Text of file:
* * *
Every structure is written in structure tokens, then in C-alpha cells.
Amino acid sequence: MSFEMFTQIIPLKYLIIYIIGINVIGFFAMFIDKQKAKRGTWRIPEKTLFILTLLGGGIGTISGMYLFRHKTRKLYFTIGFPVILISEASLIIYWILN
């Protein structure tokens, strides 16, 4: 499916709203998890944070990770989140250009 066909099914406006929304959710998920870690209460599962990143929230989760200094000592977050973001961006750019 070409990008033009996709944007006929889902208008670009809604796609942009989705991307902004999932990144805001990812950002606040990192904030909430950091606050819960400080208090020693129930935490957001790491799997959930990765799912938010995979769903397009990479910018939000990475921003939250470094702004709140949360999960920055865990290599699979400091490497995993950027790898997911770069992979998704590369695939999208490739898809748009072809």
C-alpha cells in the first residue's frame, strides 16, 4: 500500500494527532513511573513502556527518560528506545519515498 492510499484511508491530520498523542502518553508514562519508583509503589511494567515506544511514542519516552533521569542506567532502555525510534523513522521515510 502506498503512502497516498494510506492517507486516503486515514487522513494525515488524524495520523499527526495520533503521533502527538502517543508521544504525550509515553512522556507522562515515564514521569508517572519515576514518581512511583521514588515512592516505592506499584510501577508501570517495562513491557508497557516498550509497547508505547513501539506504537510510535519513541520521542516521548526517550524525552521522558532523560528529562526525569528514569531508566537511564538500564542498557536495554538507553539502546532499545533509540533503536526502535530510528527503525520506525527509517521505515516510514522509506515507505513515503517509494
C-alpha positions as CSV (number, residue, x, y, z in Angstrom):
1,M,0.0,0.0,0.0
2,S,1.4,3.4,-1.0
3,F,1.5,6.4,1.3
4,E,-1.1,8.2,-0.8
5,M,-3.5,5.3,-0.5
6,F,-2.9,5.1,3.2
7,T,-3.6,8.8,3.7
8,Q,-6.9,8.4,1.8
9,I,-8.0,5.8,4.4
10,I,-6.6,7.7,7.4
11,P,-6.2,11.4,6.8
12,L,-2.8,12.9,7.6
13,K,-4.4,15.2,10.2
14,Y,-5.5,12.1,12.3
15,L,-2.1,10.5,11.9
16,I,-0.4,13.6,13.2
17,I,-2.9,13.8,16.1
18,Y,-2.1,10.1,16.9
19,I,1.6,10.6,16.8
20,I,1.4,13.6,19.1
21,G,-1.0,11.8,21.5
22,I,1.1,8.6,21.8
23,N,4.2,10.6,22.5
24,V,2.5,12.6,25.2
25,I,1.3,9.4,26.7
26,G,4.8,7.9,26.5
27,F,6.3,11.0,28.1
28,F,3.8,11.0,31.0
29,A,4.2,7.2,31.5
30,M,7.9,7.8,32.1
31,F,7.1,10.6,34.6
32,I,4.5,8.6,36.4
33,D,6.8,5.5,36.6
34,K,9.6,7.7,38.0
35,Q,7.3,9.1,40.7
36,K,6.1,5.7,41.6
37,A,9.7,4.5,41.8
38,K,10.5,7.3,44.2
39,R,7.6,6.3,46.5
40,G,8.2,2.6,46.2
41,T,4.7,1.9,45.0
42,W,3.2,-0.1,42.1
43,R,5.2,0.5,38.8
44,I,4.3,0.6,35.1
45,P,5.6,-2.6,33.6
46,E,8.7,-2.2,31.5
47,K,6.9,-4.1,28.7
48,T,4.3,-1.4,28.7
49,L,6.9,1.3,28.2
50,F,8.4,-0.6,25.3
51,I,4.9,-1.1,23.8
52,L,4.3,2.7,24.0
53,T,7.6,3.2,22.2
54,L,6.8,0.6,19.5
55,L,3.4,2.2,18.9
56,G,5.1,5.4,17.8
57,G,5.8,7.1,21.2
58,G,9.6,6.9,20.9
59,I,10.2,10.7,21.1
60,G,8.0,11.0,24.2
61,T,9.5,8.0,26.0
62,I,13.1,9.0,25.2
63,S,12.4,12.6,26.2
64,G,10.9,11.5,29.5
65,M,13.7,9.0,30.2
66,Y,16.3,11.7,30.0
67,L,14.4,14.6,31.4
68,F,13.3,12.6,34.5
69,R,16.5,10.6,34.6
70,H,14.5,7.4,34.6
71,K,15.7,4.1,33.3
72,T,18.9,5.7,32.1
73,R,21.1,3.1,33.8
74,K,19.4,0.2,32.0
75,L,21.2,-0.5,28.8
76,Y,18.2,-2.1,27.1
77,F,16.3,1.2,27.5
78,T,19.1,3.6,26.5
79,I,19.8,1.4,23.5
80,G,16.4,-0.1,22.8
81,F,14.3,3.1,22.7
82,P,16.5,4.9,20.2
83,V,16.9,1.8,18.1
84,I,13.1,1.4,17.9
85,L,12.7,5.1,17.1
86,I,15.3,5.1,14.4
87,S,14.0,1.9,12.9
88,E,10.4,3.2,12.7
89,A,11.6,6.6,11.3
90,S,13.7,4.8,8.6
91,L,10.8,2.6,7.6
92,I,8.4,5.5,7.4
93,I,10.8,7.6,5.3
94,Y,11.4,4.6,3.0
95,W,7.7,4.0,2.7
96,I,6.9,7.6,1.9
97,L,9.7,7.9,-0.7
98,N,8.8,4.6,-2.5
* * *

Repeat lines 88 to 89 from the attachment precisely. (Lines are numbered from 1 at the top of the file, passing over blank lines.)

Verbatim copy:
83,V,16.9,1.8,18.1
84,I,13.1,1.4,17.9